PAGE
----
Semantic modulation of time-to-collision judgments

Authors: Vagnoni, E., Lingard, L., Munro, S. and Longo, M.R.

Journal: Neuropsychologia

Volume: 147

eISSN: 1873-3514

ISSN: 0028-3932

DOI: 10.1016/j.neuropsychologia.2020.107588

Abstract:

Observers are able to make generally accurate judgments of the time-to-collision (TTC) of approaching stimuli. Traditional theories have emphasized the role of optical cues about the expansion of the retinal image in this ability. Recent work, however, has further emphasized the role of semantic information about the object. Here we investigate the role of semantic information in TTC judgments by presenting a range of real-world objects, which varied widely in size, weight, and hardness. Our results show that the physical characteristics of looming stimuli predict observers' TTC estimations. Bigger, heavier, and harder objects were underestimated more, relative to smaller, lighter, and softer objects. As expected, actual TTC and stimulus size were also significant predictors of TTC judgments. In estimating the arrival time of looming stimuli, observers automatically take into account several characteristics of the stimuli, even though these characteristics are completely task irrelevant. This suggests that semantic properties of seen objects and the consequences of their impact on the observer's body are processed automatically.

http://eprints.bournemouth.ac.uk/34461/

Source: Scopus

Semantic modulation of time-to-collision judgments.

Authors: Vagnoni, E., Lingard, L., Munro, S. and Longo, M.R.

Journal: Neuropsychologia

Volume: 147

Pages: 107588

eISSN: 1873-3514

DOI: 10.1016/j.neuropsychologia.2020.107588

Abstract:

Observers are able to make generally accurate judgments of the time-to-collision (TTC) of approaching stimuli. Traditional theories have emphasized the role of optical cues about the expansion of the retinal image in this ability. Recent work, however, has further emphasized the role of semantic information about the object. Here we investigate the role of semantic information in TTC judgments by presenting a range of real-world objects, which varied widely in size, weight, and hardness. Our results show that the physical characteristics of looming stimuli predict observers' TTC estimations. Bigger, heavier, and harder objects were underestimated more, relative to smaller, lighter, and softer objects. As expected, actual TTC and stimulus size were also significant predictors of TTC judgments. In estimating the arrival time of looming stimuli, observers automatically take into account several characteristics of the stimuli, even though these characteristics are completely task irrelevant. This suggests that semantic properties of seen objects and the consequences of their impact on the observer's body are processed automatically.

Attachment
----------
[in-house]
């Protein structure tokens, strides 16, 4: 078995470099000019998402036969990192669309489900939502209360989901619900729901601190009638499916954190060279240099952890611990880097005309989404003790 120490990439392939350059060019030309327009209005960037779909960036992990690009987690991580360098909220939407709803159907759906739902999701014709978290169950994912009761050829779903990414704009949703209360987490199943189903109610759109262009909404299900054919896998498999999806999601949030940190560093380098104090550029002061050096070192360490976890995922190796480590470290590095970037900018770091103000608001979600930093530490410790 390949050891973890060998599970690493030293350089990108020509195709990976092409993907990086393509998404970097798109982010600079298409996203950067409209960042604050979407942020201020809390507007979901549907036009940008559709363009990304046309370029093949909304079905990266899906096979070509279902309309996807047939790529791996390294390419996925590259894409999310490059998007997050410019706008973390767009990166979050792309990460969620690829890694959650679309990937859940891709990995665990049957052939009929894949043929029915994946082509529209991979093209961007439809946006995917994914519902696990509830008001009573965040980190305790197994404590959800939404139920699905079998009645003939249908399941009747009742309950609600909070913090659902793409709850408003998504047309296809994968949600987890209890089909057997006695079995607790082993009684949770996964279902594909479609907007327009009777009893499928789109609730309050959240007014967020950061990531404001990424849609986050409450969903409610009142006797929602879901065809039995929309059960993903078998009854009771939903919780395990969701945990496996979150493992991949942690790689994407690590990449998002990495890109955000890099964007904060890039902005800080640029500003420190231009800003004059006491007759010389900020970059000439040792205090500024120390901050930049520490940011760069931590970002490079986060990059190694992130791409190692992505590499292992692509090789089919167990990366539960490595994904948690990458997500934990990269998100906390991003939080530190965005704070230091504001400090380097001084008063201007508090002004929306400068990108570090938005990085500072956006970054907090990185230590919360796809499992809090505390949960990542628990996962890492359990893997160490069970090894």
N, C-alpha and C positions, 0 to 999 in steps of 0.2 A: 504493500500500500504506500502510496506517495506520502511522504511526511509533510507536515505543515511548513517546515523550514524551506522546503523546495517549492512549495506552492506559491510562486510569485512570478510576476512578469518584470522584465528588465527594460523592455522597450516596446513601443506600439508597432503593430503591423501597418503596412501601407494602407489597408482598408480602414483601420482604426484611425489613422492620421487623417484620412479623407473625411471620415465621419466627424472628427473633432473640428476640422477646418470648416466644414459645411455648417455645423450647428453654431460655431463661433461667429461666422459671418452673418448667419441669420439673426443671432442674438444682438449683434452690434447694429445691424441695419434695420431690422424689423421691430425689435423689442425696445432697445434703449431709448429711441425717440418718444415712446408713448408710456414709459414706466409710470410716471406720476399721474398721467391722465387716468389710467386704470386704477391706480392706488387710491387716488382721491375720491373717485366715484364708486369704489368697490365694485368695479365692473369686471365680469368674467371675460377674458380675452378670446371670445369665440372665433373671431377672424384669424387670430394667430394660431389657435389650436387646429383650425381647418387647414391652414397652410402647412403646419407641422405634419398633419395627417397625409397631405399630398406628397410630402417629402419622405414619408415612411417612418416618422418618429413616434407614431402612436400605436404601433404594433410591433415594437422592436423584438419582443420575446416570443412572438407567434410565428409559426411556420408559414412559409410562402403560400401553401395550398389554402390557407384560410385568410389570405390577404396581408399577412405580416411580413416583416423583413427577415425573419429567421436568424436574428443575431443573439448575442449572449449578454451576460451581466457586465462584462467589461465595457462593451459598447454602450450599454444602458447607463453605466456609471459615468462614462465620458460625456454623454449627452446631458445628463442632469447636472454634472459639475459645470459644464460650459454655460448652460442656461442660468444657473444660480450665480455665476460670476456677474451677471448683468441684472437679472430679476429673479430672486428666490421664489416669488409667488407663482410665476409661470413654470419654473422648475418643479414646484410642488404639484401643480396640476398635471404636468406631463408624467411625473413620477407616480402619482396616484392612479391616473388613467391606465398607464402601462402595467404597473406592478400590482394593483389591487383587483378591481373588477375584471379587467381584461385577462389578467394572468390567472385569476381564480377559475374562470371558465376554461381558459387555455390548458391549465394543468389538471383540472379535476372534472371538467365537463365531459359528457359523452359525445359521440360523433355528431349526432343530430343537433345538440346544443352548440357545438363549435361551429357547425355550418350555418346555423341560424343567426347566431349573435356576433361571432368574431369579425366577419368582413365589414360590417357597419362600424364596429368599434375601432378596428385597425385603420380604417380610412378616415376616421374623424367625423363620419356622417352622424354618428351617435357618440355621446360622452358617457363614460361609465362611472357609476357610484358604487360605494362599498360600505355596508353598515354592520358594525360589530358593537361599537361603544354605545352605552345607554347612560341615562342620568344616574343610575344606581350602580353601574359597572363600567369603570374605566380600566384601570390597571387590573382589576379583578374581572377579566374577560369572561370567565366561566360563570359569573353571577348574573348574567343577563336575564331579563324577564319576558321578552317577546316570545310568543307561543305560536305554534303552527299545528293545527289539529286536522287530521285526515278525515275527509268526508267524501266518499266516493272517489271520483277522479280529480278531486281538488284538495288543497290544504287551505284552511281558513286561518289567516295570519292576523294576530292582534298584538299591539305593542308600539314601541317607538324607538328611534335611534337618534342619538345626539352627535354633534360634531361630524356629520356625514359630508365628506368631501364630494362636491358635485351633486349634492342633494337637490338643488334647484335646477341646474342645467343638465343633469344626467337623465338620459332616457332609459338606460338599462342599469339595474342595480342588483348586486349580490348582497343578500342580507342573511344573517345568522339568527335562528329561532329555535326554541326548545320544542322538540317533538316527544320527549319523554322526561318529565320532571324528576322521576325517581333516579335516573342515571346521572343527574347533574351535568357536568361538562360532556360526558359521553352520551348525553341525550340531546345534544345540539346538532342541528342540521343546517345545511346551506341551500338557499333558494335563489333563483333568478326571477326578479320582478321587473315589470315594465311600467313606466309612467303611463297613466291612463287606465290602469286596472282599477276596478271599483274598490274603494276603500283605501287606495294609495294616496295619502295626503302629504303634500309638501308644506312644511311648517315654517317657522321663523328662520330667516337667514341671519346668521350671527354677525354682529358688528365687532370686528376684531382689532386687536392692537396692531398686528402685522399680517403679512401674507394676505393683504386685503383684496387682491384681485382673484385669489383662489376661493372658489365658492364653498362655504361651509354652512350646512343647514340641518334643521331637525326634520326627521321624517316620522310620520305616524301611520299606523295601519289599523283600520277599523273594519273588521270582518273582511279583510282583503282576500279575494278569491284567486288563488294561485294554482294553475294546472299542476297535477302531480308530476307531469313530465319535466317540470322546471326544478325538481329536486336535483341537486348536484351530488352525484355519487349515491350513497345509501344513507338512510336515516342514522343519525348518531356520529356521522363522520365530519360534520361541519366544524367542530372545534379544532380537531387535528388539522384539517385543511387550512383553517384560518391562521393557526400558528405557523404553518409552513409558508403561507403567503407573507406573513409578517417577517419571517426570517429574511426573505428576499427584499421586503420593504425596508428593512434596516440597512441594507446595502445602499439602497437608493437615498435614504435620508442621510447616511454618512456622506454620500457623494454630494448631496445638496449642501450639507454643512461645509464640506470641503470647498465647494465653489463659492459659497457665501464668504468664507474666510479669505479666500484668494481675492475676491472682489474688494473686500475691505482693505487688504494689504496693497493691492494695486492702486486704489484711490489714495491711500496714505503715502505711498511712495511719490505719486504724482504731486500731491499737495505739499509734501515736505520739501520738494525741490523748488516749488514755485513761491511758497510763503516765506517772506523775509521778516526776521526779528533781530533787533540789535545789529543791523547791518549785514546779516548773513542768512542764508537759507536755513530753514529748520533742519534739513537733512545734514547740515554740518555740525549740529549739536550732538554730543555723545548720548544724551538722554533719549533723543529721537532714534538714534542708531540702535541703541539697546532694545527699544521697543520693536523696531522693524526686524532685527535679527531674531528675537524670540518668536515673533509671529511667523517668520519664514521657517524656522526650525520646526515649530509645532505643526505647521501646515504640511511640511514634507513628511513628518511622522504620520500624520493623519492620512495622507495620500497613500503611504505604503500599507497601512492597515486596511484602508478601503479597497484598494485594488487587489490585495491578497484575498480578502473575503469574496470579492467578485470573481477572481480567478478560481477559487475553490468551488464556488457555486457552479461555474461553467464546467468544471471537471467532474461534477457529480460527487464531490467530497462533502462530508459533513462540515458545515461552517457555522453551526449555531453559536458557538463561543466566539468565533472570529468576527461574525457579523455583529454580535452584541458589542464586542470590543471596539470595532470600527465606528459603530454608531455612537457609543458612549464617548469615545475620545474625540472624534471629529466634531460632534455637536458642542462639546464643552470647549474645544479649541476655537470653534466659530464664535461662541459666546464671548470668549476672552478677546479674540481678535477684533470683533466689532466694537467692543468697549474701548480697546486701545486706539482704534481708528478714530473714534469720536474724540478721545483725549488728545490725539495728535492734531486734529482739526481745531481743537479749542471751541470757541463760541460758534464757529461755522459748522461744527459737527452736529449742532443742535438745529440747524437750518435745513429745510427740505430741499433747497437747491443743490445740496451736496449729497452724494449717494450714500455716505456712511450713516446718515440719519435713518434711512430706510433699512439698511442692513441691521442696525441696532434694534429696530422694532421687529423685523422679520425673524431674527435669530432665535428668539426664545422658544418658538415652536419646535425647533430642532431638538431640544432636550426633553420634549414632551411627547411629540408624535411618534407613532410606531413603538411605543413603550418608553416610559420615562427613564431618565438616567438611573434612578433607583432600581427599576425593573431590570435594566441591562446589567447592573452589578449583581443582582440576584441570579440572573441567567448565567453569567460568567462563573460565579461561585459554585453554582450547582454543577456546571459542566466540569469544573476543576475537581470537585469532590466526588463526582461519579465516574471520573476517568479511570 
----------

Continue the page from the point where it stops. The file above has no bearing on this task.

http://eprints.bournemouth.ac.uk/34461/

Source: PubMed

Semantic modulation of time-to-collision judgments

Authors: Vagnoni, E., Lingard, L., Munro, S. and Longo, M.R.

Journal: NEUROPSYCHOLOGIA

Volume: 147

eISSN: 1873-3514

ISSN: 0028-3932

DOI: 10.1016/j.neuropsychologia.2020.107588

http://eprints.bournemouth.ac.uk/34461/

Source: Web of Science (Lite)

Semantic modulation of time-to-collision judgments

Authors: Vagnoni, E., Lingard, L., Munro, S. and Longo, M.

Journal: Neuropsychologia

Publisher: Elsevier

ISSN: 0028-3932

http://eprints.bournemouth.ac.uk/34461/

Source: Manual

Semantic modulation of time-to-collision judgments.

Authors: Vagnoni, E., Lingard, L., Munro, S. and Longo, M.R.

Journal: Neuropsychologia

Volume: 147

Pages: 107588

eISSN: 1873-3514

ISSN: 0028-3932

DOI: 10.1016/j.neuropsychologia.2020.107588

Abstract:

Observers are able to make generally accurate judgments of the time-to-collision (TTC) of approaching stimuli. Traditional theories have emphasized the role of optical cues about the expansion of the retinal image in this ability. Recent work, however, has further emphasized the role of semantic information about the object. Here we investigate the role of semantic information in TTC judgments by presenting a range of real-world objects, which varied widely in size, weight, and hardness. Our results show that the physical characteristics of looming stimuli predict observers' TTC estimations. Bigger, heavier, and harder objects were underestimated more, relative to smaller, lighter, and softer objects. As expected, actual TTC and stimulus size were also significant predictors of TTC judgments. In estimating the arrival time of looming stimuli, observers automatically take into account several characteristics of the stimuli, even though these characteristics are completely task irrelevant. This suggests that semantic properties of seen objects and the consequences of their impact on the observer's body are processed automatically.

http://eprints.bournemouth.ac.uk/34461/

Source: Europe PubMed Central